|ANIMAL LEGAL DEFENSE FUND, ANIMAL WELFARE INSTITUTE, COMPLAINT FOR VALERIE BUCHANAN, JANE GARRISON, AND NANCY MEGNA DECLARATORY||This action concerns a lawsuit filed by the Animal Legal Defense Fund (ALDF), et al, over the lack of action by the federal agency, the Animal & Plant Health Inspection Service (APHIS) to adopt a policy on what constitutes appropriate conditions for primates in federally licensed or registered facilities. Specifically, the complaint alleges that the failure of the Animal and Plant Health Inspection Service (APHIS) of the United State Department of Agriculture to make a final decision concerning the defendants' proposed “Policy On Environment Enhancement For Nonhuman Primates.” See 64 Fed. Reg. 38,145 (July 15, 1999) (Policy). APHIS determined at least seven years ago that APHIS enforcement officials and the regulated community urgently need such a policy to insure that primates are housed in “physical environments adequate to promote the[ir] psychological well-being,” as required by the Animal Welfare Act (AWA). 7 U.S.C. § 2143. By failing to make a final decision on the proposed Policy, defendants are violating the Animal Welfare Act, 7 U.S.C. § 2143, and are unreasonably delaying and/or unlawfully withholding agency action in violation of the Administrative Procedure Act, 5 U.S.C. § 706(1).||Pleading|
|Animal Legal Defense Fund; Animal Welfare Institute; Valerie Buchanan; Jane Garrison; Nancy Megna, plaintiffs-appellants v. Ann||In this federal action, plaintiffs (ALDF, the AWI, and three individuals) challenged the USDA's decision not to adopt a Draft Policy that would have provided guidance to zoos, research facilities, and other regulated entities in how to ensure the psychological well-being of on-human primates in order to comply with the Animal Welfare Act. While the district court found that the USDA's decision did not constitute a reviewable final agency decision, the Ninth Circuit Court of Appeals found that the lower court did indeed have authority under the Administrative Procedures Act to review the agency's decision not to create a policy. On June 4, 2007, the Court vacated the previous opinion and dismissed the appeal with prejudice. Two judges wrote separate opinions, concurring and dissenting in part.||Pleading|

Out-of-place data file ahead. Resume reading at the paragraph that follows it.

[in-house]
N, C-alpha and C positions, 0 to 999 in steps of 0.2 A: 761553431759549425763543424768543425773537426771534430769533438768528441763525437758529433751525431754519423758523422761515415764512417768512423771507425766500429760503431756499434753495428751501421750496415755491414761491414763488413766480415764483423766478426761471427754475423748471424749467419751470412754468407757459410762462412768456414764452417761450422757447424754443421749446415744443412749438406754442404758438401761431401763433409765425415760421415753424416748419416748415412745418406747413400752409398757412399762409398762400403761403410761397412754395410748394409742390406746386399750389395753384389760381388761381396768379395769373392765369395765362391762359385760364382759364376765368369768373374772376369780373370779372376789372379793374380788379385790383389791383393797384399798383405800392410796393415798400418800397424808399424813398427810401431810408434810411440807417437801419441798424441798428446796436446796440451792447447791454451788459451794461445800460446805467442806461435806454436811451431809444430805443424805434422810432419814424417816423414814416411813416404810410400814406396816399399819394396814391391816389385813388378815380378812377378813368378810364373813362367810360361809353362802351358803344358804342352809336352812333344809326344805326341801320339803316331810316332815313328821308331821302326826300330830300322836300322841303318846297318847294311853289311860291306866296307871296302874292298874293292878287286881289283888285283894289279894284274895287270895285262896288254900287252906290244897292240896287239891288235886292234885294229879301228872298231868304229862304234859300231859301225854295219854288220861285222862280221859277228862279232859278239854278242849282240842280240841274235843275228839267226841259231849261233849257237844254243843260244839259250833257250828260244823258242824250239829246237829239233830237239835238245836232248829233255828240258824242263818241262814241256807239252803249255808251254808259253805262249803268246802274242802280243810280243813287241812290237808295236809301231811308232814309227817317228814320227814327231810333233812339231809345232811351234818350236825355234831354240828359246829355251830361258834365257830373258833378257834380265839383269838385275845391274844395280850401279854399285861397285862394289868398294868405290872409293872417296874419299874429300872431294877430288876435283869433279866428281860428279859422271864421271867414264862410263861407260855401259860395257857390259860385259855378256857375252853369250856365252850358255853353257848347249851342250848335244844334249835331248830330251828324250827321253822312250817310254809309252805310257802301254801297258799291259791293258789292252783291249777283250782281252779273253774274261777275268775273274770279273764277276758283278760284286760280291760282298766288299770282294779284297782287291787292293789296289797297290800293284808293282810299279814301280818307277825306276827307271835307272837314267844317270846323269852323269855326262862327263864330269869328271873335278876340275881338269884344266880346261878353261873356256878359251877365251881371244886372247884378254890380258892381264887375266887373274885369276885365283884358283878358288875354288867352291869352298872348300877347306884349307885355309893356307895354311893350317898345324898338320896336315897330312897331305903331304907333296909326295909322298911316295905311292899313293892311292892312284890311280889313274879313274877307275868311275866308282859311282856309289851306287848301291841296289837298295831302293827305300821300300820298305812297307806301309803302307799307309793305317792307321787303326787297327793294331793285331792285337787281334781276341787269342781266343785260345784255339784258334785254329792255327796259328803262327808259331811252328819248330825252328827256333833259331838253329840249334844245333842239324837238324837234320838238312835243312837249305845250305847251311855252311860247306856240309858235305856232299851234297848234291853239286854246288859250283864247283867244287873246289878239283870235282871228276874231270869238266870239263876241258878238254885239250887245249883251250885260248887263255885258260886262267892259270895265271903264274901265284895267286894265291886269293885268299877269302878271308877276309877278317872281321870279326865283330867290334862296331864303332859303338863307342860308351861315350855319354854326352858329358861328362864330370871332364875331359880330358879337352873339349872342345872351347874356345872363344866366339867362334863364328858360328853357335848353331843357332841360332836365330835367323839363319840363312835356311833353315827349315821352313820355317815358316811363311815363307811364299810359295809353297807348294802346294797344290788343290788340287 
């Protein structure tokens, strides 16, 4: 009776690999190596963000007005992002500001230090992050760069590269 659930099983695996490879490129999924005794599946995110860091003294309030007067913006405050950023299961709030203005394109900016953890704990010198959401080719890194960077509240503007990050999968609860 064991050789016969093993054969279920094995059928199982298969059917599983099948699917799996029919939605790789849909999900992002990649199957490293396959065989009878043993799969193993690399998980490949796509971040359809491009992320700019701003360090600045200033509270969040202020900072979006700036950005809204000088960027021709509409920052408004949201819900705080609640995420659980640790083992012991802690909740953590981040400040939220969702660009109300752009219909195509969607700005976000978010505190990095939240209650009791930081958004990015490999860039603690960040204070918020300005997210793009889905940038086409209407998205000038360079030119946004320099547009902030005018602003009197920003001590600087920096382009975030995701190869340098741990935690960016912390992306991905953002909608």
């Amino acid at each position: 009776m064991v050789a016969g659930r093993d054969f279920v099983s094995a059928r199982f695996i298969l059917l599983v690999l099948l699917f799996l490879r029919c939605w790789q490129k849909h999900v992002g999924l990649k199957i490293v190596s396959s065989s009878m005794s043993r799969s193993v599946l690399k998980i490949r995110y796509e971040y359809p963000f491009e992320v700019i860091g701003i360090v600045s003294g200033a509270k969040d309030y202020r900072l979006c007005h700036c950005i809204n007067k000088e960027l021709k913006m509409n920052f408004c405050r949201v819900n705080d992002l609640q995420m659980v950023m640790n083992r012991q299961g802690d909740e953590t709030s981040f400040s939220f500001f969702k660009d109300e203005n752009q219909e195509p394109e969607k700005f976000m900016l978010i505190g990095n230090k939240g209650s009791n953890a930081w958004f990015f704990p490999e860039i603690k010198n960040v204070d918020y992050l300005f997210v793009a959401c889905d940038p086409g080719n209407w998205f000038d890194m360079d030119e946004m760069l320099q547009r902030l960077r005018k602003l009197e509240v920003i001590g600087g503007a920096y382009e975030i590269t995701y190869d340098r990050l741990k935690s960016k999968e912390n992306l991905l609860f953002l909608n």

|Apes, Darwinian Continuity, and the Law||Roger S. Fouts||10 Animal L. 99 (2004)||
This article proposes that the delusional worldview that "man" is outside and above the other "defective" organic beings in nature is completely without empirical scientific foundation. An alternative and harmonious way of being is presented that is derived from the acceptance of the biological reality of continuity.
|AR - Endangered Species - 002.00.1-05.27. Endangered Species Protected||AR ADC 002.00.1-05.27||Ark. Admin. Code 002.00.1-05.27||This Arkansas regulation states that it is illegal to import, transport, sell, purchase, take or possess any endangered species of wildlife or parts thereof except as provided.||Administrative|
|AR - Game and Fish - Title 002. Game and Fish Commission. Division 00.||AR ADC 002.00.1-01.00-B, C, H||Ark. Admin. Code 002.00.1-01.00-B, C, and H||The first regulation provides the definitions for purposes of the Arkansas Game and Fish Commission Code of Regulations. Also provided are regulations concerning the duties and authorities of wildlife officers and penalties for violations of the chapter.||Administrative|